- Ohmori H, Makita Y, Funamizu M, Hirooka K, Hosoi T, Orimo H, Suzuki T, Ikari K, Nakajima T, Inoue I, Hata A: Linkage and association analyses of the OPG gene locus with human osteoporosis. J Hum Genet. 2002, 47: 400-406. 10.1007/s100380200058.View ArticlePubMedGoogle Scholar
- Wynne F, Drummond F, O'Sullivan K, Daly M, Shanahan F, Molloy MG, Quane KA: Investigation of the genetic influence of the OPG, VDR (Fok1) and COLIA1 Sp1 polymorphisms on BMD in the Irish population. Calcified Tissue Int. 2002, 71: 26-35. 10.1007/s00223-001-2081-z.View ArticleGoogle Scholar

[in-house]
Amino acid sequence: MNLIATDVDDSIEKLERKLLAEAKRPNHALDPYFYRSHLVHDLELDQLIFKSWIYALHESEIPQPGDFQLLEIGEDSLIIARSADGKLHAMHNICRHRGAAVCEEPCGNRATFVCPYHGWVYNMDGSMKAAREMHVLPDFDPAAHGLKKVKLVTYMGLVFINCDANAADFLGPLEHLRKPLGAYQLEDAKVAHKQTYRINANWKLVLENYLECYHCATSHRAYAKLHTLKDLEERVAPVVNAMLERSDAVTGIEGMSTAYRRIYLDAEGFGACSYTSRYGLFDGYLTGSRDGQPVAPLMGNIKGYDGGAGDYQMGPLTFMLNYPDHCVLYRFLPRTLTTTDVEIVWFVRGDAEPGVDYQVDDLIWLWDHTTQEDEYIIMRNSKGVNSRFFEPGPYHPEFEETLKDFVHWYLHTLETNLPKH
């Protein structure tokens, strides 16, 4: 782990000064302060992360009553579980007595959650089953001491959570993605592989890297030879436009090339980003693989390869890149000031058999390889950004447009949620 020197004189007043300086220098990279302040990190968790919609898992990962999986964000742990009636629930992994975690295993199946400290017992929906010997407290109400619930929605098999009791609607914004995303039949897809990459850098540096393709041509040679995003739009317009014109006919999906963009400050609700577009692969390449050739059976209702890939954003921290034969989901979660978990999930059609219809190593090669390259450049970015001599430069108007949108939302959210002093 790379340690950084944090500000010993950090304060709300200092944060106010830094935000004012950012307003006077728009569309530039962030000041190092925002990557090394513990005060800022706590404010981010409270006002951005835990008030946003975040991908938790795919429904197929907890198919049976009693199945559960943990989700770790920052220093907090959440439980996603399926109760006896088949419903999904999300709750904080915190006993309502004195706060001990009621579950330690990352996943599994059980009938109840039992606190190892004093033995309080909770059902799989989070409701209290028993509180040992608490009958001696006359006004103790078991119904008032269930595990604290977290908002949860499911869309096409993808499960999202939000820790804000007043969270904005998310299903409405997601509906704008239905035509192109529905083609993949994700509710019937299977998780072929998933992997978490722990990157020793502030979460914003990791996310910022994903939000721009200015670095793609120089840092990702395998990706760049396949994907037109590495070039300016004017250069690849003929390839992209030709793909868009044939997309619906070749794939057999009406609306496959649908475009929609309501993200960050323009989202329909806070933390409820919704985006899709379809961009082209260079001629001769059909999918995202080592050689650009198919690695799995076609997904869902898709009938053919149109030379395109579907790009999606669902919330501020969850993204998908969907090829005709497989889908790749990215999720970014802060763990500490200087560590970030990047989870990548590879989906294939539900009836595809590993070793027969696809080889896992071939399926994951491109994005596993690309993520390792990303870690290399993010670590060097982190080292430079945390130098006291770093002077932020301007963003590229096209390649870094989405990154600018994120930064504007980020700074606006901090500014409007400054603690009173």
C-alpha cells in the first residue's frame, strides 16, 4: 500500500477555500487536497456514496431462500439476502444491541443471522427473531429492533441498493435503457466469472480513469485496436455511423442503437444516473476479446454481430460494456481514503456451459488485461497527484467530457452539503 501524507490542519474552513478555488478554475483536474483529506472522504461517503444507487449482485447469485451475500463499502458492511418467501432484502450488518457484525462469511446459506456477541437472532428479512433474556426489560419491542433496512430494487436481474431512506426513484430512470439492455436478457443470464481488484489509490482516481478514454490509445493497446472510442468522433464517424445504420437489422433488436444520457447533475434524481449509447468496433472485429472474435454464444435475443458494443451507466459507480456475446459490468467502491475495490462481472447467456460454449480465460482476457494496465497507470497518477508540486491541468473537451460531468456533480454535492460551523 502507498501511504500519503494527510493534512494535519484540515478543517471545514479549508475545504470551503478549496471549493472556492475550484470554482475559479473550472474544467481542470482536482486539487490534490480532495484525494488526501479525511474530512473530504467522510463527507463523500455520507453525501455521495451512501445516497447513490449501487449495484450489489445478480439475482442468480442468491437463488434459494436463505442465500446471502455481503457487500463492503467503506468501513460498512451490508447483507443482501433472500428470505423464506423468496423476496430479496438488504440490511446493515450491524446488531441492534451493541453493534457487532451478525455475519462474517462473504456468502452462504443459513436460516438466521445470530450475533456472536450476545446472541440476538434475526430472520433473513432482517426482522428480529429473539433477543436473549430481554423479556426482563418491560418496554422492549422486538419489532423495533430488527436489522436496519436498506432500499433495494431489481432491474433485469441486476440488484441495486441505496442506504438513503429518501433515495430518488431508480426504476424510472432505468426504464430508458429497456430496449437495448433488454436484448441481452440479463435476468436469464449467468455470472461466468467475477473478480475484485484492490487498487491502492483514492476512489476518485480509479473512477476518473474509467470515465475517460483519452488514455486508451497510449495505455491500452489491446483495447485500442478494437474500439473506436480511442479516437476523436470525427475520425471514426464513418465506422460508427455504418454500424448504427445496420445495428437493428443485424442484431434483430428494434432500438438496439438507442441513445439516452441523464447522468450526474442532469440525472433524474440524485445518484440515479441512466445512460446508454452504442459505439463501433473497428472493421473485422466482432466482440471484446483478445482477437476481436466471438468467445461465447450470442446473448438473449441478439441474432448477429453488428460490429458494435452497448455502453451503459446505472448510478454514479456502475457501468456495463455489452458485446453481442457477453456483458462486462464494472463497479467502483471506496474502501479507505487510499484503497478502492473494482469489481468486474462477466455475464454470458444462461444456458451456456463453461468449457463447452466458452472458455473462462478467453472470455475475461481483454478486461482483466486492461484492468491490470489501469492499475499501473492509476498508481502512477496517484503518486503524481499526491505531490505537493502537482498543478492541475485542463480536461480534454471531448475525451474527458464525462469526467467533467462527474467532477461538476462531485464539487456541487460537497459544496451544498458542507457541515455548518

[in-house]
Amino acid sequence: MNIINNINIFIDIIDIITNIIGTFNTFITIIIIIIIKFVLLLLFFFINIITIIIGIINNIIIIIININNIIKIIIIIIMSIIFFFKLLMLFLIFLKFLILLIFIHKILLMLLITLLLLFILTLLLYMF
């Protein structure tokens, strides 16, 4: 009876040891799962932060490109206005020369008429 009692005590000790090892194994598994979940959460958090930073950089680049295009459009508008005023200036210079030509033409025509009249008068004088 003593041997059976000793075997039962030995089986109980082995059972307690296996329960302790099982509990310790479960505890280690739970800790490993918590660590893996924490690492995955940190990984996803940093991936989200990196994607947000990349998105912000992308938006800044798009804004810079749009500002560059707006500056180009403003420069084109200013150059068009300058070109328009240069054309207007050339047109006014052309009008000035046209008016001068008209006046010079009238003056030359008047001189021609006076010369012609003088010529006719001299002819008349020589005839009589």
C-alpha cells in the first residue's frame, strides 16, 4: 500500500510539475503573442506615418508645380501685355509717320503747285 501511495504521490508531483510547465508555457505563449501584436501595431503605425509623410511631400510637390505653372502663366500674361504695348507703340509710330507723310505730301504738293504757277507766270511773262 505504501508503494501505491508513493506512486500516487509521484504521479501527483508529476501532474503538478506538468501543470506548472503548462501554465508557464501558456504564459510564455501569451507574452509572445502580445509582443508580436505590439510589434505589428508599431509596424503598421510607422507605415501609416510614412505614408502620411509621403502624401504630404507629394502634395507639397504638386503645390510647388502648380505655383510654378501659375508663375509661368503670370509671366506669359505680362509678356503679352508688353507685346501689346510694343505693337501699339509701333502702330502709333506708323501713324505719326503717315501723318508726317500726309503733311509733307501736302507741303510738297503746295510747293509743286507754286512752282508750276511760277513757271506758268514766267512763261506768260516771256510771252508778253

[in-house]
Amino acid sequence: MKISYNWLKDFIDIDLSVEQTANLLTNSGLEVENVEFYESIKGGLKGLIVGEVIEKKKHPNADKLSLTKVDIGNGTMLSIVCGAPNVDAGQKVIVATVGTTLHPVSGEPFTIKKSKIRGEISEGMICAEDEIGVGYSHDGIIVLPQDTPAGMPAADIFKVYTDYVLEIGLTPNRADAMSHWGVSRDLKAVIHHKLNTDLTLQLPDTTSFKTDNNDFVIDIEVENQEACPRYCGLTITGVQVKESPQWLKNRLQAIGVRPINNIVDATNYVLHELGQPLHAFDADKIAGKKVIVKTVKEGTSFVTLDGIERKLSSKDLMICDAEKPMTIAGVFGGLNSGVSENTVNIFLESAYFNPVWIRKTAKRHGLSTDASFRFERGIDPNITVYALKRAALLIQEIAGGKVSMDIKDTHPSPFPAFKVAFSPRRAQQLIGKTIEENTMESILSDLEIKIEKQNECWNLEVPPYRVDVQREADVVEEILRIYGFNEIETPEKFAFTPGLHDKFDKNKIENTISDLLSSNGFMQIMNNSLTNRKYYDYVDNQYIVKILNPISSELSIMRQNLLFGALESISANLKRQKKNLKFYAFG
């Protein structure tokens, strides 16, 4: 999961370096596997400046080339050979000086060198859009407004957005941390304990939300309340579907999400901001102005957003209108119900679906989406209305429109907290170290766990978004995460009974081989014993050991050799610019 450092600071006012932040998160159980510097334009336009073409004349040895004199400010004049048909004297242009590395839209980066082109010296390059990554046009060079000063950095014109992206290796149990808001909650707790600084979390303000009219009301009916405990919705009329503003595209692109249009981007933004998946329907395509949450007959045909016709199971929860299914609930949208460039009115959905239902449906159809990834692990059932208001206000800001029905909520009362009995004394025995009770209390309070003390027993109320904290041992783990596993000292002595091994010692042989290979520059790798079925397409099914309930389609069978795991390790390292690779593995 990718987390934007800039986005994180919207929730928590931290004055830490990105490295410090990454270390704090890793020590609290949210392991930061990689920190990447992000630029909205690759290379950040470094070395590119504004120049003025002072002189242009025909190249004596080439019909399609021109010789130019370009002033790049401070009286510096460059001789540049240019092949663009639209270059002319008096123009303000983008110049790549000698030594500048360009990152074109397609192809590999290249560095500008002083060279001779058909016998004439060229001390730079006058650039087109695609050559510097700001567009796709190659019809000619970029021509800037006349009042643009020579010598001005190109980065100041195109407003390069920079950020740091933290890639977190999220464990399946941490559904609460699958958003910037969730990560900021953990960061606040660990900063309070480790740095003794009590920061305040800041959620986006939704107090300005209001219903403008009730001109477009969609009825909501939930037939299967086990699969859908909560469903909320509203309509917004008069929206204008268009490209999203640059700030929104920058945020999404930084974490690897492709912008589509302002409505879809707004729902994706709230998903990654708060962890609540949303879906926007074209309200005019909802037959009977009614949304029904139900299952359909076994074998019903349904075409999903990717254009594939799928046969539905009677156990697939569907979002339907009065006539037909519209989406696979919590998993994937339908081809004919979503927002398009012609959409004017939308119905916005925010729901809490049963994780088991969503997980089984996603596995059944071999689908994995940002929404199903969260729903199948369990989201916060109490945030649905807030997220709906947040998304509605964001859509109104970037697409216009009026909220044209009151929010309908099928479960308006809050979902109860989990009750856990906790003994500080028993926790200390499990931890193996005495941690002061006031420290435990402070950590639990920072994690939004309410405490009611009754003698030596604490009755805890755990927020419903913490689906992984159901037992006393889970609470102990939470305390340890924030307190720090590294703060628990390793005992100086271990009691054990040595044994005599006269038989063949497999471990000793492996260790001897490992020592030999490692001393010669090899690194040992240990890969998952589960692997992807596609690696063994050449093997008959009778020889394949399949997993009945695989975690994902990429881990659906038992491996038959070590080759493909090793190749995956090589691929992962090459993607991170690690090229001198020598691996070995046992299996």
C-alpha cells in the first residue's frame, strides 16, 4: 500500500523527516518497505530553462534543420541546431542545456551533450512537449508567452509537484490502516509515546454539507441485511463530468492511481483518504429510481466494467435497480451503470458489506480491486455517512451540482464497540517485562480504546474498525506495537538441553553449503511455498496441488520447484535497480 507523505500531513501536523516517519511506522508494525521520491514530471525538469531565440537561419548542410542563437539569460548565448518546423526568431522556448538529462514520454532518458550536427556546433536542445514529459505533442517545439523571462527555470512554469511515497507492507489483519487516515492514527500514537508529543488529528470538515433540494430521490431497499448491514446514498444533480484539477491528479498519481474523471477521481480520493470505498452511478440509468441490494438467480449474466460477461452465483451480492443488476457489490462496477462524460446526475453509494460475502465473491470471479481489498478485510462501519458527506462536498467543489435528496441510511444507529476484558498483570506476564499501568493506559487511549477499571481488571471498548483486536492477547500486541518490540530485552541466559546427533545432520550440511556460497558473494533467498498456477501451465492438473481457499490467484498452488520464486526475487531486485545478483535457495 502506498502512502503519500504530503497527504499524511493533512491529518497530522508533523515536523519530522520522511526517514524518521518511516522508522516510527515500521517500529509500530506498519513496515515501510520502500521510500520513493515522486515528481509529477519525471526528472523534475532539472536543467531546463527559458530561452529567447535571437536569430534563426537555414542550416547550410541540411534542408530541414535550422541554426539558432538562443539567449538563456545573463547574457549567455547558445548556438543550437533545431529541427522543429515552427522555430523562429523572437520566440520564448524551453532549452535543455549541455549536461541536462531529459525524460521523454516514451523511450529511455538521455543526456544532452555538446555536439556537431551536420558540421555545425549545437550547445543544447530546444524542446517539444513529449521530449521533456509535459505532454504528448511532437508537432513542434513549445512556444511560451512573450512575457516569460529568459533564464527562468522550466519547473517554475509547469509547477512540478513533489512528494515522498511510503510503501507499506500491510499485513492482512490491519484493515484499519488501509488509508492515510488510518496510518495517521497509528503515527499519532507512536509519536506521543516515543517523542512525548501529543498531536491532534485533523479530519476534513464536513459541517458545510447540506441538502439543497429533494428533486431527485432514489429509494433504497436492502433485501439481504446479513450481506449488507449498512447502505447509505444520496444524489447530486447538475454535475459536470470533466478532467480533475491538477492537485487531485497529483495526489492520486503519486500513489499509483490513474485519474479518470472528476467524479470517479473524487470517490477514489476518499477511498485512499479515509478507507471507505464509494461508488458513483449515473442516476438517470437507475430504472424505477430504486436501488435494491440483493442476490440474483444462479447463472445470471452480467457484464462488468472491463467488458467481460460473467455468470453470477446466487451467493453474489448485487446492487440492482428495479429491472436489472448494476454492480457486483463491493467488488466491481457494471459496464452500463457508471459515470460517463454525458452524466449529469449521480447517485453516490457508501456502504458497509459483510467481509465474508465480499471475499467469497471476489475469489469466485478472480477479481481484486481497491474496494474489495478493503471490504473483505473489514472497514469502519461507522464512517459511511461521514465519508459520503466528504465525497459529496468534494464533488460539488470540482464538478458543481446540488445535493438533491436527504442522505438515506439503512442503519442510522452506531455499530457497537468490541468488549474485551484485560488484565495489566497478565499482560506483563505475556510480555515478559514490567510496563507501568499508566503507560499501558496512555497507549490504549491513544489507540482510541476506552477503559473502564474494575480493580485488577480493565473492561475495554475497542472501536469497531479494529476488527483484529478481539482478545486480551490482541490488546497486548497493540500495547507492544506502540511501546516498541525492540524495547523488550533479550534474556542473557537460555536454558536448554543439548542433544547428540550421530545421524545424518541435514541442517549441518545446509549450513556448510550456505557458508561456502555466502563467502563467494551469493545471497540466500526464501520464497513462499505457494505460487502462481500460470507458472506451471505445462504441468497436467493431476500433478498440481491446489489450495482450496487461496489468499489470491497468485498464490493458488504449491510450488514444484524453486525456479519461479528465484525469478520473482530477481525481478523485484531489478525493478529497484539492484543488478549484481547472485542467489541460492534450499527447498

- Ueland T, Bollerslev J, Wilson SG, Dick IM, Islam FM, Mullin BH, Devine A, Prince RL: No associations between OPG gene polymorphisms or serum levels and measures of osteoporosis in elderly Australian women. Bone. 2007, 40: 175-181. 10.1016/j.bone.2006.06.022.View ArticlePubMedGoogle Scholar
- Jurado S, Nogues L, Agueda L, Garcia-Giralt N, Urreizti R, Yoskovitz G, Pérez-Edo L, Saló G, Carreras R, Mellibovsky L, Balcells S, Grinberg D, Díez-Pérez A: Polymorphisms and haplotypes across the osteoprotegerin gene associated with bone mineral density and osteoporotic fractures. Osteoporosis Int. 2010, 21: 287-296. 10.1007/s00198-009-0956-4.View ArticleGoogle Scholar
- Dong SS, Liu XG, Chen Y, Guo Y, Wang L, Zhao J, Xiong DH, Xu XH, Recker RR, Deng HW: Association analyses of RANKL/RANK/OPG gene polymorphisms with femoral neck compression strength index variation in Caucasians. Calcified Tissue Int. 2009, 85: 104-112. 10.1007/s00223-009-9255-5.View ArticleGoogle Scholar